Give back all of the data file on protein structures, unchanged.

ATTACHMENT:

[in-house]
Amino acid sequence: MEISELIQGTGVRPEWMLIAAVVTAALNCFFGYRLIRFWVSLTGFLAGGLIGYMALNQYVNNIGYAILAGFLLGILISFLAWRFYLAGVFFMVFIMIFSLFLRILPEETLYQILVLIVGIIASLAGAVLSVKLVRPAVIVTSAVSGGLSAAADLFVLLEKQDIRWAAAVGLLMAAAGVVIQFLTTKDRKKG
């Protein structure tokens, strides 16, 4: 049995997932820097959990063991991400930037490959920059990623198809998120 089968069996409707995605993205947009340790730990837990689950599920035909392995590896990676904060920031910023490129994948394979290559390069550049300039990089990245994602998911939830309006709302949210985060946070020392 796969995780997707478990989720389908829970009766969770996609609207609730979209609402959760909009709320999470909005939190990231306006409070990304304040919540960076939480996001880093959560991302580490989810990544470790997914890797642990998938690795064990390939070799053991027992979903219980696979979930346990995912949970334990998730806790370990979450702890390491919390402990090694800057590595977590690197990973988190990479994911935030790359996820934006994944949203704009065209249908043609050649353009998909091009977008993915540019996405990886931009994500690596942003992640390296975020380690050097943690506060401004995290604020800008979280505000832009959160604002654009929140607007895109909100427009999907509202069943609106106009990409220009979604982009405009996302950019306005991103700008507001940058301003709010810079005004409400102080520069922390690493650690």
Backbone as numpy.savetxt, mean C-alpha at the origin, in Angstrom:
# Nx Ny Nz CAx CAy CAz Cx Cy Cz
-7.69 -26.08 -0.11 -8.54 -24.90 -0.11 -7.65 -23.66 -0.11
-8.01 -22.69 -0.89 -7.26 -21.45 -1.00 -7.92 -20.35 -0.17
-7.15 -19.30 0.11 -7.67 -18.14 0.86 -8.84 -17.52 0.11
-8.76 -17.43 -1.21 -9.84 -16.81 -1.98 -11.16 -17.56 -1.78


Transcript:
[in-house]
Amino acid sequence: MEISELIQGTGVRPEWMLIAAVVTAALNCFFGYRLIRFWVSLTGFLAGGLIGYMALNQYVNNIGYAILAGFLLGILISFLAWRFYLAGVFFMVFIMIFSLFLRILPEETLYQILVLIVGIIASLAGAVLSVKLVRPAVIVTSAVSGGLSAAADLFVLLEKQDIRWAAAVGLLMAAAGVVIQFLTTKDRKKG
């Protein structure tokens, strides 16, 4: 049995997932820097959990063991991400930037490959920059990623198809998120 089968069996409707995605993205947009340790730990837990689950599920035909392995590896990676904060920031910023490129994948394979290559390069550049300039990089990245994602998911939830309006709302949210985060946070020392 796969995780997707478990989720389908829970009766969770996609609207609730979209609402959760909009709320999470909005939190990231306006409070990304304040919540960076939480996001880093959560991302580490989810990544470790997914890797642990998938690795064990390939070799053991027992979903219980696979979930346990995912949970334990998730806790370990979450702890390491919390402990090694800057590595977590690197990973988190990479994911935030790359996820934006994944949203704009065209249908043609050649353009998909091009977008993915540019996405990886931009994500690596942003992640390296975020380690050097943690506060401004995290604020800008979280505000832009959160604002654009929140607007895109909100427009999907509202069943609106106009990409220009979604982009405009996302950019306005991103700008507001940058301003709010810079005004409400102080520069922390690493650690």
Backbone as numpy.savetxt, mean C-alpha at the origin, in Angstrom:
# Nx Ny Nz CAx CAy CAz Cx Cy Cz
-7.69 -26.08 -0.11 -8.54 -24.90 -0.11 -7.65 -23.66 -0.11
-8.01 -22.69 -0.89 -7.26 -21.45 -1.00 -7.92 -20.35 -0.17
-7.15 -19.30 0.11 -7.67 -18.14 0.86 -8.84 -17.52 0.11
-8.76 -17.43 -1.21 -9.84 -16.81 -1.98 -11.16 -17.56 -1.78